The most difficult journey you may ever take is finding yourself.
Gemma Hickey, BA’03, a well-known activist in the province of Newfoundland and Labrador, received a Queen’s Diamond Jubilee Medal in 2012 for their contribution to LBGTQ rights in Canada and, more recently, the 2016 Human Rights Champion Award by the Human Rights Commission.
Gemma has advocated for many causes, including the arts, same-sex marriage, HIV/AIDS, women’s rights, at-risk youth and more recently, gender identity. Gemma identifies as non-binary and prefers to use the pronouns they and them.
This year, a documentary called Just Be Gemma followed Gemma on their journey as they discovered their true self.
LP: Can you tell me a little about yourself?
GH: I’ve been an activist for 20 years. I’ve done a lot of work locally, and am especially proud of a project I created in 2004 for Planned Parenthood that offers services to LBGTQ youth, the first of its kind in the province. I’m also quite proud of the work I’ve done across the country as past president of both Egale Canada and PFLAG Canada, two leading national LBGTQ organizations. And, of course, my work as an executive member of Canadians for Equal Marriage.
On April 12, I was the first person in Canada to apply for a non-binary birth certificate at Vital Statistics. The province wasn’t able to issue me one, so, on June 24 I filed an application at Supreme Court. The province made a wise decision not to challenge me in court and the minister of Service N.L. released a statement committing to change the legislation this fall. On Nov. 14, Bill 20, an act to amend the Vital Statistics Act, passed in the House of Assembly.
LP: Why did you first decide to come to Memorial University?
GH: Being brought up in an island culture means you have a fierce pride. Our resilience is as deep as the ocean we’ve built our lives around. I love my home. I never want to leave it. I can obtain just as good an education, if not better, at Memorial than anywhere else in the world.
I received my bachelor of arts at Memorial in religious studies and classics and am currently pursuing a master’s degree in gender studies. Through auto-ethnography, I found my place in academia. I’m a writer and my work is largely based from a sense of place.
LP: You are founder and chair of The Pathways Foundation and executive director at For the Love of Learning Inc. What can you tell me about these organizations?
GH: For the Love of Learning boosts the self-esteem and employability of our youth participants through really cool arts projects. And, the youth get to work with well-known actors, musicians, and others who mentor them in their area of interest.
We also provide food, referrals, creative workshops and employment opportunities, but most importantly, a safe space for youth to be themselves.
Pathways is a non-profit organization for survivors of religious institutional abuse. In July of 2015, I walked 938 kilometres across Newfoundland to raise funds and awareness for the organization.
“I felt like I walked from one side of the island to the other side of myself.”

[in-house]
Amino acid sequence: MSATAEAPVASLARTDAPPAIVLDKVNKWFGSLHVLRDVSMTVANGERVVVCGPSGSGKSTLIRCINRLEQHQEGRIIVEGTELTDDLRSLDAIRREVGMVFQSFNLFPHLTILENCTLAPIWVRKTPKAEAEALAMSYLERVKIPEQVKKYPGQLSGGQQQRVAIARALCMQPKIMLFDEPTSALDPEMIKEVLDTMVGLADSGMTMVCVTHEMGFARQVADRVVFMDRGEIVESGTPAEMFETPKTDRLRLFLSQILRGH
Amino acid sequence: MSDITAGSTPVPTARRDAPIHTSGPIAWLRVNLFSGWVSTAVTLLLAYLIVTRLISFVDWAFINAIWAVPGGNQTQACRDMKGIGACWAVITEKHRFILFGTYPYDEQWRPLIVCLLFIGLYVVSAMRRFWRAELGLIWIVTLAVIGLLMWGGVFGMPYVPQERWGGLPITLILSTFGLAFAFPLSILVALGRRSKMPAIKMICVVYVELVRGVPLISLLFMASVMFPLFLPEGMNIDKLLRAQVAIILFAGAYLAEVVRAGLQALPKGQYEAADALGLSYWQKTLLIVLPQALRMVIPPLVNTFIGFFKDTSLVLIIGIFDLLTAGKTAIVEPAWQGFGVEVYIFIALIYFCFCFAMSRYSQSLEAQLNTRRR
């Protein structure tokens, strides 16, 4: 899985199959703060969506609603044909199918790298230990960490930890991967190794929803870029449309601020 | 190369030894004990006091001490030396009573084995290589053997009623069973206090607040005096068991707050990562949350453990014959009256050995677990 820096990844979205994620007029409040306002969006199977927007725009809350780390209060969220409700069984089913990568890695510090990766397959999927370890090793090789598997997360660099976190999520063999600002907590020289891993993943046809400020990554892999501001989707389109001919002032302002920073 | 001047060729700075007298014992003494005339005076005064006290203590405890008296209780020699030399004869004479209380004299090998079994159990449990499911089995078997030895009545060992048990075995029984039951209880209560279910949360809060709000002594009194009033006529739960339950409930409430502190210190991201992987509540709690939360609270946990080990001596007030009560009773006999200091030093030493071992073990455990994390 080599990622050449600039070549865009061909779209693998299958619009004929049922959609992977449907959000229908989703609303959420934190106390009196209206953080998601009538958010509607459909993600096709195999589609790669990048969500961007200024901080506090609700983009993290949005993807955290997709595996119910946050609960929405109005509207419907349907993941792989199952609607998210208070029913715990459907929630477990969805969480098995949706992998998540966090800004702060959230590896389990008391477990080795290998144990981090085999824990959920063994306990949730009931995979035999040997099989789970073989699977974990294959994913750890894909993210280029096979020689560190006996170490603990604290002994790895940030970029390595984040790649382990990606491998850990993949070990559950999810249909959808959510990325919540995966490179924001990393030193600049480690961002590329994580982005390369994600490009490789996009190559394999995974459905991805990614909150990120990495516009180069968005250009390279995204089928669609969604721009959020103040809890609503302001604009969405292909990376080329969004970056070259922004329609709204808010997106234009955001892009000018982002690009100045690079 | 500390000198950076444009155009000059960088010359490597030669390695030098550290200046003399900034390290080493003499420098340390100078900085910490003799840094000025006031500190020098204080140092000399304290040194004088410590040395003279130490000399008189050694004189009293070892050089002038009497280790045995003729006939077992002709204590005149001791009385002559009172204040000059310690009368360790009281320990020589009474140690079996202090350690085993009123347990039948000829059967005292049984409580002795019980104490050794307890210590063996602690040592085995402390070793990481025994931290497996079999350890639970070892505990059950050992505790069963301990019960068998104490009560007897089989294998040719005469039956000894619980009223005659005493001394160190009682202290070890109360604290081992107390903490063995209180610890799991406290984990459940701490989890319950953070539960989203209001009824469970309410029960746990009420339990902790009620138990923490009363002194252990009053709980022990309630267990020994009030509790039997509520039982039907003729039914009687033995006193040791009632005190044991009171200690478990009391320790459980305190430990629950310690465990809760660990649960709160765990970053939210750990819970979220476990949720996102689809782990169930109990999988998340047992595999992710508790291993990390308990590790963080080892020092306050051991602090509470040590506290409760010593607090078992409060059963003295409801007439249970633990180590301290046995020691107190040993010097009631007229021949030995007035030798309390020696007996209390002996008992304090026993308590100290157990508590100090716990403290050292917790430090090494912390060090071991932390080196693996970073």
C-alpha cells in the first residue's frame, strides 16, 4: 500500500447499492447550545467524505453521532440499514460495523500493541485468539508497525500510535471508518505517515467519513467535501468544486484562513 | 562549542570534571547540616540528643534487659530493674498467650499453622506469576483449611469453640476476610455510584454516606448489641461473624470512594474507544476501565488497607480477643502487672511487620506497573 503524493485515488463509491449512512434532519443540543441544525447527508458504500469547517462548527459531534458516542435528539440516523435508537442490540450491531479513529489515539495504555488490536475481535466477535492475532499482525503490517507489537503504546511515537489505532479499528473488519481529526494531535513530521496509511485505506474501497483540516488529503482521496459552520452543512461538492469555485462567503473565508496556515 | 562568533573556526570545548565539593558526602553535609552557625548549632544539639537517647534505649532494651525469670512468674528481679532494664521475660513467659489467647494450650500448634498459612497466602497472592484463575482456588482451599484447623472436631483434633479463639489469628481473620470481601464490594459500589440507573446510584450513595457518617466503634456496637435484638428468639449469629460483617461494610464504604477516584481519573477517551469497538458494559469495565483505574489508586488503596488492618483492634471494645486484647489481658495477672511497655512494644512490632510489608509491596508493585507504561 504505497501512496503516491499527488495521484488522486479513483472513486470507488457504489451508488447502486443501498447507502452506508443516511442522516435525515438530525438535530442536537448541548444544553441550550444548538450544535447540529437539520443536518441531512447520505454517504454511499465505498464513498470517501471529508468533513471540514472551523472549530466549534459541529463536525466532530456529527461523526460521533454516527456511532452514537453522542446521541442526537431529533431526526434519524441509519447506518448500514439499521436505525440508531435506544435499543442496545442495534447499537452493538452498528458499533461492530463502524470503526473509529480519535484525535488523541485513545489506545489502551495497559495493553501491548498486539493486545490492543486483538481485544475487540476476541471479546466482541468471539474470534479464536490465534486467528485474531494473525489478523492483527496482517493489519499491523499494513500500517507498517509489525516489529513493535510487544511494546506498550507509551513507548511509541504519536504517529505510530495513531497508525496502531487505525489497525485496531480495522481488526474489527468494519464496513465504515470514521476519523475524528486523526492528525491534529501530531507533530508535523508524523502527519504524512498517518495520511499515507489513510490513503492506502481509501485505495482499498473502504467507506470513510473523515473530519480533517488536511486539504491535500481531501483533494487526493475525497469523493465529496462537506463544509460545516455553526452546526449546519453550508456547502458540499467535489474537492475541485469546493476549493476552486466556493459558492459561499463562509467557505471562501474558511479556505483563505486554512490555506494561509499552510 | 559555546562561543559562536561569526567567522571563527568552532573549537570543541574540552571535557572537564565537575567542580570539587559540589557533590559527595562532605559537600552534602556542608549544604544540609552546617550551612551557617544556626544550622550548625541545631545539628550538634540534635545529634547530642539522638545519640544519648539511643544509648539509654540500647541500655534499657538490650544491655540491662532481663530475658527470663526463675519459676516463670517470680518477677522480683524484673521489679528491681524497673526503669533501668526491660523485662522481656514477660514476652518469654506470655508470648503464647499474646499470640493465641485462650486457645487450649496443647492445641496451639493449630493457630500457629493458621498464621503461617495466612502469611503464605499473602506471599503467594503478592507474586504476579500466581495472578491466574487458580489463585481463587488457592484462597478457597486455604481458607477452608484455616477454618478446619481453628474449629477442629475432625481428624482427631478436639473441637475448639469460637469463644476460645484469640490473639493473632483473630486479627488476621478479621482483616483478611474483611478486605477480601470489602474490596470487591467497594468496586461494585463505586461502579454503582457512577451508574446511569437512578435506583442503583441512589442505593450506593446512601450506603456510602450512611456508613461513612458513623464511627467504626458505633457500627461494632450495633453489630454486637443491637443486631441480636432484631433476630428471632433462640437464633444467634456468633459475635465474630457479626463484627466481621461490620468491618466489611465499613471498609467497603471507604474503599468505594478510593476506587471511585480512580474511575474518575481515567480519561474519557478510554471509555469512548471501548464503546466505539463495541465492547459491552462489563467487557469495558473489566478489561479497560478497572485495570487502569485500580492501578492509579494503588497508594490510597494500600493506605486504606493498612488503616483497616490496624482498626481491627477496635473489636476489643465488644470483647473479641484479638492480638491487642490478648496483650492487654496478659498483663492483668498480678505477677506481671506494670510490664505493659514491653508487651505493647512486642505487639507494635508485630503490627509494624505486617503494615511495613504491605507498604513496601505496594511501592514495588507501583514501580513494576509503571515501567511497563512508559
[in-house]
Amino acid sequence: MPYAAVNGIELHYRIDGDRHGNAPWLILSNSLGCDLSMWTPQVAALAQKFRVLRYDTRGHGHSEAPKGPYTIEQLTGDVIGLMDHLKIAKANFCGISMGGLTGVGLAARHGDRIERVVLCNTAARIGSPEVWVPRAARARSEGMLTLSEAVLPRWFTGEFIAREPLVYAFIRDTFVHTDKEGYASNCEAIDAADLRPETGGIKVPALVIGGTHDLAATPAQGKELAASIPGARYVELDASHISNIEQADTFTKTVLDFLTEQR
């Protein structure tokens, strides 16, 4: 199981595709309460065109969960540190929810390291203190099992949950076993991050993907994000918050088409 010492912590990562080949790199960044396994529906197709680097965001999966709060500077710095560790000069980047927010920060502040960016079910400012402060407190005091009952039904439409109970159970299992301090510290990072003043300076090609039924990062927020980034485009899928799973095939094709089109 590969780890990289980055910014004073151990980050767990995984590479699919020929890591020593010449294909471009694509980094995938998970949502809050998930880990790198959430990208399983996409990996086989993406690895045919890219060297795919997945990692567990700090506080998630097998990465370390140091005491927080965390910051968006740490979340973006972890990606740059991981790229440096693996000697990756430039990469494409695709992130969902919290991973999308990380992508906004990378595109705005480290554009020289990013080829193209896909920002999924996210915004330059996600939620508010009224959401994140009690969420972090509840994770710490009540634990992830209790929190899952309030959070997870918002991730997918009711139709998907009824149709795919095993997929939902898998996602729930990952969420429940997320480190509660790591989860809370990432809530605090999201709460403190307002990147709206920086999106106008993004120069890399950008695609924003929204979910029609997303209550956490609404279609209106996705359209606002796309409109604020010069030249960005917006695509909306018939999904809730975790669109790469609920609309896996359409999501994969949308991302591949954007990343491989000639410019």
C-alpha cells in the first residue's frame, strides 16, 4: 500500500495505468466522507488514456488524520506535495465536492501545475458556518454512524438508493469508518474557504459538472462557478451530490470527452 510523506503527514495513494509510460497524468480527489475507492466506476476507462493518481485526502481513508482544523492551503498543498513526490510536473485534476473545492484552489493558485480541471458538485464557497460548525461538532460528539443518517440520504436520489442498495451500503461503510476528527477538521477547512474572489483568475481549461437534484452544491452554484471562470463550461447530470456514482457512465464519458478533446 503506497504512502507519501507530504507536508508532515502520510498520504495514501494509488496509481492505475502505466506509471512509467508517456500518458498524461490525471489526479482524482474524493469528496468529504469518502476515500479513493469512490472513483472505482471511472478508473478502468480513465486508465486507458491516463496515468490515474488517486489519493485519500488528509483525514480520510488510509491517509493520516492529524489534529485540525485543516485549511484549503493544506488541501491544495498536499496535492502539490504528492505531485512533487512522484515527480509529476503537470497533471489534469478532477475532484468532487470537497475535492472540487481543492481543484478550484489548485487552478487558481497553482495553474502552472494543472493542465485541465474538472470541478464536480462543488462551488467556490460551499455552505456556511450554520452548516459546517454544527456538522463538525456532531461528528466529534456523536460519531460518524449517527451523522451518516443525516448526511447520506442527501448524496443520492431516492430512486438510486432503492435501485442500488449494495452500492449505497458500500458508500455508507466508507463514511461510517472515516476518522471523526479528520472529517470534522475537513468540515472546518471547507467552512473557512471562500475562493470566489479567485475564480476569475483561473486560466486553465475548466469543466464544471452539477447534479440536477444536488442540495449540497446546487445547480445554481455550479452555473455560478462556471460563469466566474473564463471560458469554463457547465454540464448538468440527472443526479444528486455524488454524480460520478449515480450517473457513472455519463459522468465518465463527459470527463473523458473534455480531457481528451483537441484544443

It was during this Hope Walk that I felt like I walked from one side of the island to the other side of myself. I trained for 10 months and lost 75 pounds. Thinking about my own abuse, and how my body changed during training, brought me back to my body in a way that I hadn’t paid attention to before.
Completing this walk, facing the elements as well as myself alone on a highway shoulder, reminded me of all the hurt that I had forgotten about. It was a transitional journey in more ways than one.
LP: Congratulations on the documentary, Just Be Gemma! Can you tell me what this documentary is about?
GH: The documentary was directed and produced by Peter Walsh, of Nine Island Communications. I met him 15 years ago when he was a CBC journalist. He interviewed me about same-sex marriage.
Years later my working relationship with him was solidified through For the Love of Learning and Pathways. When I told him I was transitioning and wanted to document it in order to help transgender youth, he said, “Let’s do this!”
Peter and his crew followed me for 21 months through a wide range of emotions, changes and experiences. I suffer the loss of my grandmother, the loss of a relationship and delve into my relationships with my parents and how that relates to my past and present self.
“I like the way I look and am proud of the person I’ve become.”
It’s mainly a story about someone transitioning, but it’s also relatable because we all experience loss. And, we all change as a result.
I spent a lot time thinking about my body and body parts, how people see me and how I see myself, but at this point in my life, I like the way I look and am proud of the person I’ve become. It’s taken me a long time to get here, but I feel like I’ve finally arrived.
LP: As a well-known human rights activist, what advice would you give to students or alumni who want to be more active in our community?
GH: Don’t accept the status quo – change it. If you change one person, you change the world. And, if you use your struggles as wings instead of chains, there’s no limit to how high you’ll soar.
Just Be Gemma originally aired on CBC Television on Sept. 23. It will air again on the Documentary Channel, Friday, Dec. 8, at 7 p.m. (8:30 p.m. NT) and can also be viewed online.